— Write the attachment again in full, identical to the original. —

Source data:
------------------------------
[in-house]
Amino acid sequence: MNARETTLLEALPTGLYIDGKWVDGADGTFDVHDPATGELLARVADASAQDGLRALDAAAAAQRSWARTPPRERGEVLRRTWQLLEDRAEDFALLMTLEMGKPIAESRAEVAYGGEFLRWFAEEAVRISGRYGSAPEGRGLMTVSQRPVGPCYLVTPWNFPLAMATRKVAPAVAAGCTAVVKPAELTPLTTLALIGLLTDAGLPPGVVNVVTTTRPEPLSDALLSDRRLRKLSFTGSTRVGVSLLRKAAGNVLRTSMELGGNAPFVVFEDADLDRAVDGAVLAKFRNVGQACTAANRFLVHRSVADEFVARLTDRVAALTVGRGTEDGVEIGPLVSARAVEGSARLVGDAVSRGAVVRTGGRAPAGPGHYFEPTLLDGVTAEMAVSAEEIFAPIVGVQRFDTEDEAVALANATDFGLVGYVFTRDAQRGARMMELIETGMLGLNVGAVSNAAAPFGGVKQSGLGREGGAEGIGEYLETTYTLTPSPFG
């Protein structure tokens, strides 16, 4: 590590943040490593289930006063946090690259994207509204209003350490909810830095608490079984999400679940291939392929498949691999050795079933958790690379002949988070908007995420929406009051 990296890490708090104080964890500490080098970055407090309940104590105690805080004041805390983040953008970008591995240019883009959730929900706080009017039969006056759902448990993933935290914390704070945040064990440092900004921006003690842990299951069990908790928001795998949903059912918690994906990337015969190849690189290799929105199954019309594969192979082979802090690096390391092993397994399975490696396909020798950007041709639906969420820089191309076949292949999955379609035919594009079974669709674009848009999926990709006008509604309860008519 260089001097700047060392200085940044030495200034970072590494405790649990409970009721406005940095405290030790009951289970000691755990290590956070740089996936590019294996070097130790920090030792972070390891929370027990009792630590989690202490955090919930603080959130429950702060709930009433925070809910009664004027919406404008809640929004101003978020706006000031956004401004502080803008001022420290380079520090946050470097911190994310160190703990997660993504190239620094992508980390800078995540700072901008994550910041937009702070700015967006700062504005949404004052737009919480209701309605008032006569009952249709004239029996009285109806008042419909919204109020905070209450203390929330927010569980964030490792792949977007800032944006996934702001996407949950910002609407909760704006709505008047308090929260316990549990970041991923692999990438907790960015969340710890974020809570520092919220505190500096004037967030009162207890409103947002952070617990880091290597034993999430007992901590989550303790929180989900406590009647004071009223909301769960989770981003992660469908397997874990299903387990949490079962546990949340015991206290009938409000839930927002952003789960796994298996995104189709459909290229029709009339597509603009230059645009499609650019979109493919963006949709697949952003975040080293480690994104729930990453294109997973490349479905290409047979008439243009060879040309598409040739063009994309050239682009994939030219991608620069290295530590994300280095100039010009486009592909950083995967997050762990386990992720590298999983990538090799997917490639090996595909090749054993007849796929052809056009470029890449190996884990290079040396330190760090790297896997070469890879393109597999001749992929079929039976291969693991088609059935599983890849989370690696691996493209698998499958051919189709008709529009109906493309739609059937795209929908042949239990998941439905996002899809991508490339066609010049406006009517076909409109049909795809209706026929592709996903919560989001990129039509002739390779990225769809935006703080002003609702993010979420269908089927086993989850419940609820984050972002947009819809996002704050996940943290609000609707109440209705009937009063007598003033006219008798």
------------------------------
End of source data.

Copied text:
[in-house]
Amino acid sequence: MNARETTLLEALPTGLYIDGKWVDGADGTFDVHDPATGELLARVADASAQDGLRALDAAAAAQRSWARTPPRERGEVLRRTWQLLEDRAEDFALLMTLEMGKPIAESRAEVAYGGEFLRWFAEEAVRISGRYGSAPEGRGLMTVSQRPVGPCYLVTPWNFPLAMATRKVAPAVAAGCTAVVKPAELTPLTTLALIGLLTDAGLPPGVVNVVTTTRPEPLSDALLSDRRLRKLSFTGSTRVGVSLLRKAAGNVLRTSMELGGNAPFVVFEDADLDRAVDGAVLAKFRNVGQACTAANRFLVHRSVADEFVARLTDRVAALTVGRGTEDGVEIGPLVSARAVEGSARLVGDAVSRGAVVRTGGRAPAGPGHYFEPTLLDGVTAEMAVSAEEIFAPIVGVQRFDTEDEAVALANATDFGLVGYVFTRDAQRGARMMELIETGMLGLNVGAVSNAAAPFGGVKQSGLGREGGAEGIGEYLETTYTLTPSPFG
């Protein structure tokens, strides 16, 4: 590590943040490593289930006063946090690259994207509204209003350490909810830095608490079984999400679940291939392929498949691999050795079933958790690379002949988070908007995420929406009051 990296890490708090104080964890500490080098970055407090309940104590105690805080004041805390983040953008970008591995240019883009959730929900706080009017039969006056759902448990993933935290914390704070945040064990440092900004921006003690842990299951069990908790928001795998949903059912918690994906990337015969190849690189290799929105199954019309594969192979082979802090690096390391092993397994399975490696396909020798950007041709639906969420820089191309076949292949999955379609035919594009079974669709674009848009999926990709006008509604309860008519 260089001097700047060392200085940044030495200034970072590494405790649990409970009721406005940095405290030790009951289970000691755990290590956070740089996936590019294996070097130790920090030792972070390891929370027990009792630590989690202490955090919930603080959130429950702060709930009433925070809910009664004027919406404008809640929004101003978020706006000031956004401004502080803008001022420290380079520090946050470097911190994310160190703990997660993504190239620094992508980390800078995540700072901008994550910041937009702070700015967006700062504005949404004052737009919480209701309605008032006569009952249709004239029996009285109806008042419909919204109020905070209450203390929330927010569980964030490792792949977007800032944006996934702001996407949950910002609407909760704006709505008047308090929260316990549990970041991923692999990438907790960015969340710890974020809570520092919220505190500096004037967030009162207890409103947002952070617990880091290597034993999430007992901590989550303790929180989900406590009647004071009223909301769960989770981003992660469908397997874990299903387990949490079962546990949340015991206290009938409000839930927002952003789960796994298996995104189709459909290229029709009339597509603009230059645009499609650019979109493919963006949709697949952003975040080293480690994104729930990453294109997973490349479905290409047979008439243009060879040309598409040739063009994309050239682009994939030219991608620069290295530590994300280095100039010009486009592909950083995967997050762990386990992720590298999983990538090799997917490639090996595909090749054993007849796929052809056009470029890449190996884990290079040396330190760090790297896997070469890879393109597999001749992929079929039976291969693991088609059935599983890849989370690696691996493209698998499958051919189709008709529009109906493309739609059937795209929908042949239990998941439905996002899809991508490339066609010049406006009517076909409109049909795809209706026929592709996903919560989001990129039509002739390779990225769809935006703080002003609702993010979420269908089927086993989850419940609820984050972002947009819809996002704050996940943290609000609707109440209705009937009063007598003033006219008798």